On February 11, 1998 Rob Peterson writes: The MECCA Arena is now called the Wisconsin Center. Information about it can be found at http://www.milwaukee.org/
Robert Indiana's multi-colored floor, the 11,052-seat intimacy and the Bucks incredible home-court advantage (winning more than 81 percent of their home games).
Next to the Boston Garden and Chicago Stadium, no arena gave visiting teams such violent shakes.
The MECCA Arena may be no more (it's now the Wisconsin Center Arena -- bleah!) but it deserves a place in your site.
Amusement Business The former home of the 1970-71 NBA World Champion Milwaukee Bucks and the 1977 NCAA Champion Marquette University Warriors has undergone a complete overhaul that includes refurbished seats, a new basketball floor, power and lighting upgrades, a new scoreboard/video screen and improved disability access with new seating platforms.
Primary tenants in the 1990s are the Marquette women's basketball team and the University of Wisconsin-Milwaukee Panthers men's team. Milwaukee Arena, which will have a name change in future months when naming rights are secured, has total capacity of 12,200 with 8,946 permanent seats.
The Marquette men will play two games at the arena in 1998-99 and Wisconsin Center District officials will negotiate future dates with the school beyond next seasson now that the 10-year no-compete clause with neigboring Bradly Center has expired.
Renovated concessions stands, wider concourses equipped with new TV monitors and new paint and finishes throughout the facility are also part of the capital improvements project.
"The arena was built in 1950 and people have such a love for it with wonderful memories of pat events," said Lange. The building continued to operate during the renovation with basketball, concerts, consumer shows, circuses and motorsports.
The new basketball floor, produced by Power Lock Protable Floor Company, was painted in a modified version of the Robert Indiana "MECCA Arena" design that attracted nationwide attention when unveiled in 1977.
The $1 million White Way scoreboard contains four Toshiba video walls that may be used for private parties, conventions and lectures. "With our in-house production team, we have the ability to produce the videotapes and sell them. It's another revenue source," said Lange.
All arena entrances are now color-coded to make it easier for the public to remember at whcih door they arrived.
"For faster, more efficient (concessions) service, we took the meeting rooms out along with the old cocktail lounge," said Geyer. "Originally, this was not the city's idea. It was staff making recommendations. Again, we know the client's needs."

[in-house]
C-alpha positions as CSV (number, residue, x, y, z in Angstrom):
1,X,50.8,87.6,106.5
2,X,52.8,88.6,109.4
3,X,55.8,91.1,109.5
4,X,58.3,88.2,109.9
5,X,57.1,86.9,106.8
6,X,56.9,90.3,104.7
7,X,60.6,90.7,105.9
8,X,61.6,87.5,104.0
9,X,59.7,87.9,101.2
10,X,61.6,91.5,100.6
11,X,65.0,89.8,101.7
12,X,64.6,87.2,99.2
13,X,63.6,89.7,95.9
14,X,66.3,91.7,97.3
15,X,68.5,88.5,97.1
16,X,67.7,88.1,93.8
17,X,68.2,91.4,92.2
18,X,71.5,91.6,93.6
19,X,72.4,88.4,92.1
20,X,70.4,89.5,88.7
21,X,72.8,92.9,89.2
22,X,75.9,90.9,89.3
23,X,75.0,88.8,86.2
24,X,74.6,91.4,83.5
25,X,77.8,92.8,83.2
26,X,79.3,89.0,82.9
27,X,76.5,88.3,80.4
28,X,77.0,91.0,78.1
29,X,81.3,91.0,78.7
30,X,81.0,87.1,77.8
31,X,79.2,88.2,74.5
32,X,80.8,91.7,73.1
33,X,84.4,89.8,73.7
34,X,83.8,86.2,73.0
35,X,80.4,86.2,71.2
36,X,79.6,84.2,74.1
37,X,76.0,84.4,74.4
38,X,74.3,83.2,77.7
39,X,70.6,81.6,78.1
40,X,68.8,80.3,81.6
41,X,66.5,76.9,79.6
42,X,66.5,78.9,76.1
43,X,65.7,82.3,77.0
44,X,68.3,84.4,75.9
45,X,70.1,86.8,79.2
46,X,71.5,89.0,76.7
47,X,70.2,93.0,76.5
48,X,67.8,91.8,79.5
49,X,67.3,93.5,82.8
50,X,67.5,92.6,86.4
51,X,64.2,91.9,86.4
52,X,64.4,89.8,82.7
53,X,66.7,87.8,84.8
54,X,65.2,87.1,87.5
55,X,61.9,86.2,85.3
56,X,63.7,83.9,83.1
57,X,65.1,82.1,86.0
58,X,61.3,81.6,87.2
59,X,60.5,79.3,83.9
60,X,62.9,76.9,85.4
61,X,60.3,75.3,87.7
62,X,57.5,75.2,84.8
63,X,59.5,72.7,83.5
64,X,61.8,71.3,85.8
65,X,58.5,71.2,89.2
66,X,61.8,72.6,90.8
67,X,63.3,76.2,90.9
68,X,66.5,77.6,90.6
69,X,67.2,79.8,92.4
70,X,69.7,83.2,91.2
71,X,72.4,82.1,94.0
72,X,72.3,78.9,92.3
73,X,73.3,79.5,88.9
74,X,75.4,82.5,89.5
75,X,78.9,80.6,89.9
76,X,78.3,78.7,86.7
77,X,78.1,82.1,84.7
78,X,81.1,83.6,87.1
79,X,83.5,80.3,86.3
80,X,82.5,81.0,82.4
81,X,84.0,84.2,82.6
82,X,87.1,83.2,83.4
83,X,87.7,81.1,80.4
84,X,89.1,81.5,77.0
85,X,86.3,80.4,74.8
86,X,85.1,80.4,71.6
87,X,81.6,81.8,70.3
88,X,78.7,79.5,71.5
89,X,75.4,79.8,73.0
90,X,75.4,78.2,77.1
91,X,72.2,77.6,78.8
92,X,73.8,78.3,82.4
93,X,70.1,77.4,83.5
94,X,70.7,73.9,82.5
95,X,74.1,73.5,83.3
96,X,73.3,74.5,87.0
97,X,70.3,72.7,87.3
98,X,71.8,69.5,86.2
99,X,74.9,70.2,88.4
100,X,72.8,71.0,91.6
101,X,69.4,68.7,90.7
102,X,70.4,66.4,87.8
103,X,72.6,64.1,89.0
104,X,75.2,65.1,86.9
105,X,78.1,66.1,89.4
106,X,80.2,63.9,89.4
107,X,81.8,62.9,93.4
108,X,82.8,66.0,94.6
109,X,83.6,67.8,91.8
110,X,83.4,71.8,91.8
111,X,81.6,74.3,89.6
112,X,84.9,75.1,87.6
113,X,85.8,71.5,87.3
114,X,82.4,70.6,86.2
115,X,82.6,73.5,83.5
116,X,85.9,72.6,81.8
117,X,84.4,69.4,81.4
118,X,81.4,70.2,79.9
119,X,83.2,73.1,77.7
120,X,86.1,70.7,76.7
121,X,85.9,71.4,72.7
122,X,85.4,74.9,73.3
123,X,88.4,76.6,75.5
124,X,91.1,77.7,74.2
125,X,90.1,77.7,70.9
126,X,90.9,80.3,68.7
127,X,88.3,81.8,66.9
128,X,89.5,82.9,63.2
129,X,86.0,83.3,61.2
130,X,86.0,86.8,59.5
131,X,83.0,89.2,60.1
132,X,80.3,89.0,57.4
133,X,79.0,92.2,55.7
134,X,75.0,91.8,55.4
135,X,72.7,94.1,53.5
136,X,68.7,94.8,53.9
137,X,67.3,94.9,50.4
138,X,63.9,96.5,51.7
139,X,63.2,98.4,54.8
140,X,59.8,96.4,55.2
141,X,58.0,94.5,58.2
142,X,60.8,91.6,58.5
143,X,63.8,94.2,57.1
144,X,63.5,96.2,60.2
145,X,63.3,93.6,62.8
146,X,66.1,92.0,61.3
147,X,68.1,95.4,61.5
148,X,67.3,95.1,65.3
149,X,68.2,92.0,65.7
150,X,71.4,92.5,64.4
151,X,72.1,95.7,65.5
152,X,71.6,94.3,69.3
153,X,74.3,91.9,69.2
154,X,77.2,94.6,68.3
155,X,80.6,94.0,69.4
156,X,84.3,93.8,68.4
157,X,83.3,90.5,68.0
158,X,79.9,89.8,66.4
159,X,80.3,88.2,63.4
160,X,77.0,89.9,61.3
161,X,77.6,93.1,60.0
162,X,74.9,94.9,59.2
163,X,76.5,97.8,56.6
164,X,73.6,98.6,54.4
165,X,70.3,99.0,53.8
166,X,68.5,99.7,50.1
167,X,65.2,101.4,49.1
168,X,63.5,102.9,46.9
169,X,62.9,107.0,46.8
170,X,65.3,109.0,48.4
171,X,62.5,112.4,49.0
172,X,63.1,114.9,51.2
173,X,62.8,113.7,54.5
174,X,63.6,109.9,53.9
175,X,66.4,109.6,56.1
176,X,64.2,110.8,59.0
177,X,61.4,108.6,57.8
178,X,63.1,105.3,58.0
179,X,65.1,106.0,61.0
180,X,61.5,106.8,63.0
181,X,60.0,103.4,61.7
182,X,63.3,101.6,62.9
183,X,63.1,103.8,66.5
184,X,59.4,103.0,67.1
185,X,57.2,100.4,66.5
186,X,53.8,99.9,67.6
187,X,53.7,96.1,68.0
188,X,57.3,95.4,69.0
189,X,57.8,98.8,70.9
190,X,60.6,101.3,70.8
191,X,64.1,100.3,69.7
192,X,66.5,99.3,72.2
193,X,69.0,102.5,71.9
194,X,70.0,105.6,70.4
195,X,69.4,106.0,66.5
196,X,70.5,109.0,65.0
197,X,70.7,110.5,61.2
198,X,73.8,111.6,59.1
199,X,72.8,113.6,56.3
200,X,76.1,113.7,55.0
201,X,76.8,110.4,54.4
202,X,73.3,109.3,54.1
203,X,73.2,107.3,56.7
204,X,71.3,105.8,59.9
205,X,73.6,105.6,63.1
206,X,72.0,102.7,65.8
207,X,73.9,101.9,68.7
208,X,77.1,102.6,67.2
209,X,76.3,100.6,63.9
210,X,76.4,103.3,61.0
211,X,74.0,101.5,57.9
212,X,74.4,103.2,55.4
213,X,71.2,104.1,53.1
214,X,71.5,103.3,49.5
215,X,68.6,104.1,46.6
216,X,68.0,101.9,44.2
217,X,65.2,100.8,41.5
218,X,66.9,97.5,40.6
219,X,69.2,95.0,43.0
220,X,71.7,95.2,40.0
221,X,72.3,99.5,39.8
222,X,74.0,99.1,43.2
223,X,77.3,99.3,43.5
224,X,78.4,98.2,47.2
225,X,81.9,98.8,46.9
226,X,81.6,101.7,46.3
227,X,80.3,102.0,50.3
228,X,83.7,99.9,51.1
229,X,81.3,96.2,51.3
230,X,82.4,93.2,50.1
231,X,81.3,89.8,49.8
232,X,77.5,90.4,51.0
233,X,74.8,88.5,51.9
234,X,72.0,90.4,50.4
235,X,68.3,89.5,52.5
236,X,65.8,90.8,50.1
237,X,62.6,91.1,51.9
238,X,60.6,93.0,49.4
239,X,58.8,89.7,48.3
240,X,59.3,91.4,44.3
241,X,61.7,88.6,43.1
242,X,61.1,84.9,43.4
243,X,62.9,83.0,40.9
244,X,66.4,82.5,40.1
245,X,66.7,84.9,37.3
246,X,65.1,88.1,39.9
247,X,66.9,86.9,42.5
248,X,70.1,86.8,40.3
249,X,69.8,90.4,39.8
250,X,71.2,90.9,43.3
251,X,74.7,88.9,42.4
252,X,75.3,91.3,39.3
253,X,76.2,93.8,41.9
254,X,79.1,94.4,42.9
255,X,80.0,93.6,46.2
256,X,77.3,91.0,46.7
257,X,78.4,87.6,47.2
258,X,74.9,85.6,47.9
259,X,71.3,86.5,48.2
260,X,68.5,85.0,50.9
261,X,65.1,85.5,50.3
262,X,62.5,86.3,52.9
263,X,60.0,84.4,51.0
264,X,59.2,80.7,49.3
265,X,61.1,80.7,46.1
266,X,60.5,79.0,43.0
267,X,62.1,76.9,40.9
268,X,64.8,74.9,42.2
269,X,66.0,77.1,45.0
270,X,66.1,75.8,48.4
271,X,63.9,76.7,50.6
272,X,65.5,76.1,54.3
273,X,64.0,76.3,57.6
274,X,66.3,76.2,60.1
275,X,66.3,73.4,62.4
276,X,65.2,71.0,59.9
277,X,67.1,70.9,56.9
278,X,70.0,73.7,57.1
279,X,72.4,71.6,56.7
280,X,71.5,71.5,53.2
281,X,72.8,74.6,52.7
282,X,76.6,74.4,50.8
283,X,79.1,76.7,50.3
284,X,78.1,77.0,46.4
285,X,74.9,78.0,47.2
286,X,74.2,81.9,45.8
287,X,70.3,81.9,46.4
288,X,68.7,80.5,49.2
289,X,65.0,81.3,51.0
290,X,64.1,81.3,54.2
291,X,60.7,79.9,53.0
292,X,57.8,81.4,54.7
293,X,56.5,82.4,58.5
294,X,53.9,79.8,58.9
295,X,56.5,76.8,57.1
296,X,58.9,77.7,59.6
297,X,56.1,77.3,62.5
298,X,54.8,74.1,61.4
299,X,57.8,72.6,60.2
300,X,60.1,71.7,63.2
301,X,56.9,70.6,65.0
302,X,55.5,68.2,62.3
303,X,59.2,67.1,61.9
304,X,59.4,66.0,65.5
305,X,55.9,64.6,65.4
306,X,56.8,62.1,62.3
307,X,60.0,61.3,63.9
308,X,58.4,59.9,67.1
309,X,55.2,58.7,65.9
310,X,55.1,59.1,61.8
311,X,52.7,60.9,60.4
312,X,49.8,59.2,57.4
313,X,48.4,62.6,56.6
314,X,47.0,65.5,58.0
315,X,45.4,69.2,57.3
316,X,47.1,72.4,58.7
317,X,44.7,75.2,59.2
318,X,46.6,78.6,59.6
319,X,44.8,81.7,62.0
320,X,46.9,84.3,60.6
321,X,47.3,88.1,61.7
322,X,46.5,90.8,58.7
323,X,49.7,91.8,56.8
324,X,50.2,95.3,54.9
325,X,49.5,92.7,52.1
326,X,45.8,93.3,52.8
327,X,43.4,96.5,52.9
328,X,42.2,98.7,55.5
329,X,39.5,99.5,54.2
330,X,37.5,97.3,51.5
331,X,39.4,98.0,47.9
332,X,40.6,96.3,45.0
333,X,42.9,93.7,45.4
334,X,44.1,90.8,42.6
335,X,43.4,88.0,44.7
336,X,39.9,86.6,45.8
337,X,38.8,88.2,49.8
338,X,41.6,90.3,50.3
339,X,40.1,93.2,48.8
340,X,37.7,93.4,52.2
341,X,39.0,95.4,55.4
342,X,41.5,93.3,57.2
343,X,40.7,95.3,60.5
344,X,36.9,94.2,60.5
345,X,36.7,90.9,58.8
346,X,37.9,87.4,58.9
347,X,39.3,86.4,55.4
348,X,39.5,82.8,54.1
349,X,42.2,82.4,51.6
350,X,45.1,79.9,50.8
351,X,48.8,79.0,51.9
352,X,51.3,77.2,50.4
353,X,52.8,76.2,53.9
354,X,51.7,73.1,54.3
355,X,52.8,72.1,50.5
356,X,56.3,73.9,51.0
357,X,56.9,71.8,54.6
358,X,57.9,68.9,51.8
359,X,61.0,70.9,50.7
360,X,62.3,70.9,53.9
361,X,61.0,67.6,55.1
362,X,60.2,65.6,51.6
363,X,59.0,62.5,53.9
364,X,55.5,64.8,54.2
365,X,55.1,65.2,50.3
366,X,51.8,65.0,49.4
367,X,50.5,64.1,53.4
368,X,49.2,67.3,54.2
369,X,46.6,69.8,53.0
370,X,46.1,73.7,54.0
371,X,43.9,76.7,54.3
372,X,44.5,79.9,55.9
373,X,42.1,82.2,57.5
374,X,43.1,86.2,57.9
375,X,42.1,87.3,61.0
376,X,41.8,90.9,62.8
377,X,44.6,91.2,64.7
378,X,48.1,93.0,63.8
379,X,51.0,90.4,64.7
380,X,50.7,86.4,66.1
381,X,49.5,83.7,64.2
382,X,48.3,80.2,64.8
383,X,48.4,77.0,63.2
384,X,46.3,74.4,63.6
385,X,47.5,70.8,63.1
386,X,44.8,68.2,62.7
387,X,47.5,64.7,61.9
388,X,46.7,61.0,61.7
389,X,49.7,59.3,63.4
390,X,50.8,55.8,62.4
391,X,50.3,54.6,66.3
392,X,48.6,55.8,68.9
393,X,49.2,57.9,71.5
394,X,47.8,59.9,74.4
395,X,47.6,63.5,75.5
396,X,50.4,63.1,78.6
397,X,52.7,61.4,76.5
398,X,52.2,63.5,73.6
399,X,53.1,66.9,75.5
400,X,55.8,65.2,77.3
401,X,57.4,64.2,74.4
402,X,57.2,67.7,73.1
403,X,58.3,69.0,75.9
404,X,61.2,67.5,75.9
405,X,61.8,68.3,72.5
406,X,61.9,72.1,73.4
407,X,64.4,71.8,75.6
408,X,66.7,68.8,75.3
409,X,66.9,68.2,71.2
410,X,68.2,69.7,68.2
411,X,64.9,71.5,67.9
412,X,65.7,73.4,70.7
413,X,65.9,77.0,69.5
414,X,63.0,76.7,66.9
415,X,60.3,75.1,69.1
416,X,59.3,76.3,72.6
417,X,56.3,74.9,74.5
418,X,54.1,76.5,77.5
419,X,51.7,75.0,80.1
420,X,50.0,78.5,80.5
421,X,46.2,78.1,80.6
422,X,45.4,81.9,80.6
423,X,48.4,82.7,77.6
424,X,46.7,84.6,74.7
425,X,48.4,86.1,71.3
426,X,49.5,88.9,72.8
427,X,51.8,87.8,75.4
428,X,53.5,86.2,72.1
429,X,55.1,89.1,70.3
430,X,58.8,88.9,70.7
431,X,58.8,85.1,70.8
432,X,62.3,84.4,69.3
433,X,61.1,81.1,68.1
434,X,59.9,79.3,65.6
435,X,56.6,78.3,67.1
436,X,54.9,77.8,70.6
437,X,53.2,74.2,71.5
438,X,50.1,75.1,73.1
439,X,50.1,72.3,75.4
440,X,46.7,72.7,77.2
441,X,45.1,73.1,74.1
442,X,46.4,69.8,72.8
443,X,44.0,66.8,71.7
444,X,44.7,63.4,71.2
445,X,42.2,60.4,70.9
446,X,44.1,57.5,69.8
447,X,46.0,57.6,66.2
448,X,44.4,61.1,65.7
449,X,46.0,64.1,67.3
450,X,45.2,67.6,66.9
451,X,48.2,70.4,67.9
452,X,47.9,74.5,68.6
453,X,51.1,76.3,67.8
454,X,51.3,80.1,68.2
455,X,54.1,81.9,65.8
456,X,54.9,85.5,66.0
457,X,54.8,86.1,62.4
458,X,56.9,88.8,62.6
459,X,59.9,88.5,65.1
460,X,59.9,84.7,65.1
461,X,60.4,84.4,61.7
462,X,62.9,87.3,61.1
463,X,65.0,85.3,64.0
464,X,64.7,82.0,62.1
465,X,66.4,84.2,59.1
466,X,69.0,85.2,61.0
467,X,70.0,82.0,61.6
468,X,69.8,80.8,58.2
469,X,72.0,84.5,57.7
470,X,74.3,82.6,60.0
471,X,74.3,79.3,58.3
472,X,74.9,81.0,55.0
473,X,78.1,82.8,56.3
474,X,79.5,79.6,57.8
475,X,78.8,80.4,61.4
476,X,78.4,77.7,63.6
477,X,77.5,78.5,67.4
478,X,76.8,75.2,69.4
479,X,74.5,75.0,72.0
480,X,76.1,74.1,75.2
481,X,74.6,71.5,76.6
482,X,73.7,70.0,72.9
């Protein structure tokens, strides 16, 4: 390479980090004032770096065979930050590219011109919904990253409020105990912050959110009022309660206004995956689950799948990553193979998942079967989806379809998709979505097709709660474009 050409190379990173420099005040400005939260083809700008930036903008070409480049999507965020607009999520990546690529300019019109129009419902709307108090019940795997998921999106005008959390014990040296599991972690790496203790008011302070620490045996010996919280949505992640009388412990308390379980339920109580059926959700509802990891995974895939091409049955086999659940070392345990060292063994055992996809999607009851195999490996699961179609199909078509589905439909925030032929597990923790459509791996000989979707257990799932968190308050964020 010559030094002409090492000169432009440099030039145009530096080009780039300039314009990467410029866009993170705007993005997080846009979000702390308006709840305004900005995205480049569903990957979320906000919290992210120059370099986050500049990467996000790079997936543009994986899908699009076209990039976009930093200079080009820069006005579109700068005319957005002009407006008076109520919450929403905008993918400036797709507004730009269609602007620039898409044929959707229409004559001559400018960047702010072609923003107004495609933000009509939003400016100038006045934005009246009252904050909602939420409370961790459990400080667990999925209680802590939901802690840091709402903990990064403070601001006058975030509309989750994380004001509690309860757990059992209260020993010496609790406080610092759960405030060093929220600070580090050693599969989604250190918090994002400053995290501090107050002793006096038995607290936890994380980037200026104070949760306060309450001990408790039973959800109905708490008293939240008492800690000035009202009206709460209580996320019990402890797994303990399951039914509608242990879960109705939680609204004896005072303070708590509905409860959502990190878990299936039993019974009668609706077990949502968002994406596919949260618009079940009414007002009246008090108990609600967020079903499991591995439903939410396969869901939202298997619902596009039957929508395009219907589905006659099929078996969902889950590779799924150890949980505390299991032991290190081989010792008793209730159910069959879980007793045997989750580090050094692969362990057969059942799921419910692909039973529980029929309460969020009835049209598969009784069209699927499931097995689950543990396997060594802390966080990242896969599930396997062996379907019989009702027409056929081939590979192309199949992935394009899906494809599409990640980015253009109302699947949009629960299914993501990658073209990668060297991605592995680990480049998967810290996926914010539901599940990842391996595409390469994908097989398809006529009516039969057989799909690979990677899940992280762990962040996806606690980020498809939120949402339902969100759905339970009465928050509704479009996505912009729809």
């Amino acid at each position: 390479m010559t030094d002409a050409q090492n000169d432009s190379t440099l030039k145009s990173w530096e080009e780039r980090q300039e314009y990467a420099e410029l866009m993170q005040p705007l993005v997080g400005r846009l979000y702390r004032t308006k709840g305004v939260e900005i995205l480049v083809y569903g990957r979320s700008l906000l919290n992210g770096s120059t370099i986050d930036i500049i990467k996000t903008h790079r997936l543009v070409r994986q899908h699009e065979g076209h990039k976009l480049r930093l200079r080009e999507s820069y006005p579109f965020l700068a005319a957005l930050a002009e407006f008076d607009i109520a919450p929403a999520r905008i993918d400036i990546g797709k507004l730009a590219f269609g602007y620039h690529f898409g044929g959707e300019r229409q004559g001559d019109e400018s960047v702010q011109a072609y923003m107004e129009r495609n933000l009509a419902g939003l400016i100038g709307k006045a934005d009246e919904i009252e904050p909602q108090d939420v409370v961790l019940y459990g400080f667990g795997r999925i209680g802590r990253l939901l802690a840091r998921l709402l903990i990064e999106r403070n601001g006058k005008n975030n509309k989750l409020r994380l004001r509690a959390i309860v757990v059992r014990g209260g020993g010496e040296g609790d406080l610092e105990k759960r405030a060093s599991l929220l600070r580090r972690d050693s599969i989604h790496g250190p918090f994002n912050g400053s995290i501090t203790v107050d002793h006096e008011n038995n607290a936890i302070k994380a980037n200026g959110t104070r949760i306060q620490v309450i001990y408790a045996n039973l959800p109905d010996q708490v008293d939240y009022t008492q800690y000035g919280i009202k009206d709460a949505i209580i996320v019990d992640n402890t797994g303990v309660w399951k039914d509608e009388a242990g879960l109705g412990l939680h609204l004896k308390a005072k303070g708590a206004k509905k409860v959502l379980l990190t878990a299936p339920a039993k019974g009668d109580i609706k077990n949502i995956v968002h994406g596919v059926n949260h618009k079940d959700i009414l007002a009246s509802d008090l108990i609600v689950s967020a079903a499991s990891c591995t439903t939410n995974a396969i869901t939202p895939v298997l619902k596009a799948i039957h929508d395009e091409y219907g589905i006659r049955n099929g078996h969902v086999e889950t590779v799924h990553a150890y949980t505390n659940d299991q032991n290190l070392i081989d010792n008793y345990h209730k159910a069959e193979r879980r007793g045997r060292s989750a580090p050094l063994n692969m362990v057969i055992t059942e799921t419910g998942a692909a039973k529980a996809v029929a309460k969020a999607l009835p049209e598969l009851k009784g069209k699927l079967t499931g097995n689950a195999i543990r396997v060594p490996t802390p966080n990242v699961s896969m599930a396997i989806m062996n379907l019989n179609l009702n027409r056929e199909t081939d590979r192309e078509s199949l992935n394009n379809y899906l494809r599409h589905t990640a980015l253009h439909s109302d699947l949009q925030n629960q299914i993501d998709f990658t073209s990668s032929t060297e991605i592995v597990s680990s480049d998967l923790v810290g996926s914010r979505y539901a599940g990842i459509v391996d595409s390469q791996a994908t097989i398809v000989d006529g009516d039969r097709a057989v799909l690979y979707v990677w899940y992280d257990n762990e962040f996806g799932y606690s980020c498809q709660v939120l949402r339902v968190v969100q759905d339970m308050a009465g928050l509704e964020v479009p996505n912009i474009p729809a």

The permanent concession stands have new countertops and enclosures with new equipment and revised layouts. Sections of counters were lowered to accomodate disabled patrons. The arena's refrigerated beer line system was cleaned, repaired and refurbished.
The main ceiling bowl and roof was painted black "to draw attention to the floor," said Geyer. New acoustical tiles were installed in concourse areas and in the main box office lobby.
The arena'a custom-built house sound system underwent improvements with tuning and adjustments to accommodate acoustical changes resulting from other renovations "Pavarotti and Neil Diamond loved it, said Lange.
On October 5, 2004 Nick Waldron wrote: Hey, great site. ÊI just wanted to send you this link and say a
few words about my favorite indoor venue, The MECCA Arena.
Unfortunatley, it's now officially known as U.S. Cellular Arena, but
around here, everyone still calls it The MECCA Arena. In fact, the name
MECCA Arena has even more of a meaning now since it's probably the best pure
basketball facility left in North America. Of course, that's taking
for granted that you'd be there to actually watch a basketball game
and not to eat sushi in a luxury box (of which the MECCA Arena has none).
But for a real hoops fan, what's not to love about The MECCA Arena? There's
not a bad seat in the entire arena. It was built with basketball in
mind and provides excellent sightlines from no matter where you sit.
And even though it has a capacity of 12,200, it feels like it's much
smaller. That's because every seat is as close to the floor as
possible, so you feel like you're right on top of the action.
That also means the place can get LOUD because noise the fans make
echos off the ceiling and walls. Opposing NBA teams used to hate
coming to Milwaukee because the fans gave the Bucks an unbelievable
home-court advantage. (Of course it didn't hurt that the Bucks had
guys like Oscar Robertson and Kareem Abdul-Jabbar, then later, Bob
Lanier and Sidney Moncrief suiting up for them either.)
That's something that we lost (and are just now starting to get back)
when economics forced the Bucks into the Bradley Center in 1988. The
Bradley Center was built to attract an NHL team to Milwaukee which
never did surface. And since the seats are positioned with hockey in
mind, it feels remote and distant compared to The MECCA Arena.
Unfortunatley, that also means The MECCA Arena's days might be numbered.
Sen. Kohl just signed a lease to keep the Bucks in the Bradley Center
for another 8 years, but expressed that he'd like a new venue shortly
thereafter since the Bradley Center would be 24 years-old (Milwaukee
should be ready for a new arena by then anyway). However, that means
The MECCA Arena would most likely be demolished since it makes no sense to
have three mid-large arenas in the same metro area. Especially when
we're not even one of the bigger cities.
Fortunatley for now though, the UW-Milwaukee mens hoops team has taken
up residence at The MECCA Arena giving fans my age the opportunity to
experience either what we missed or what we were too young to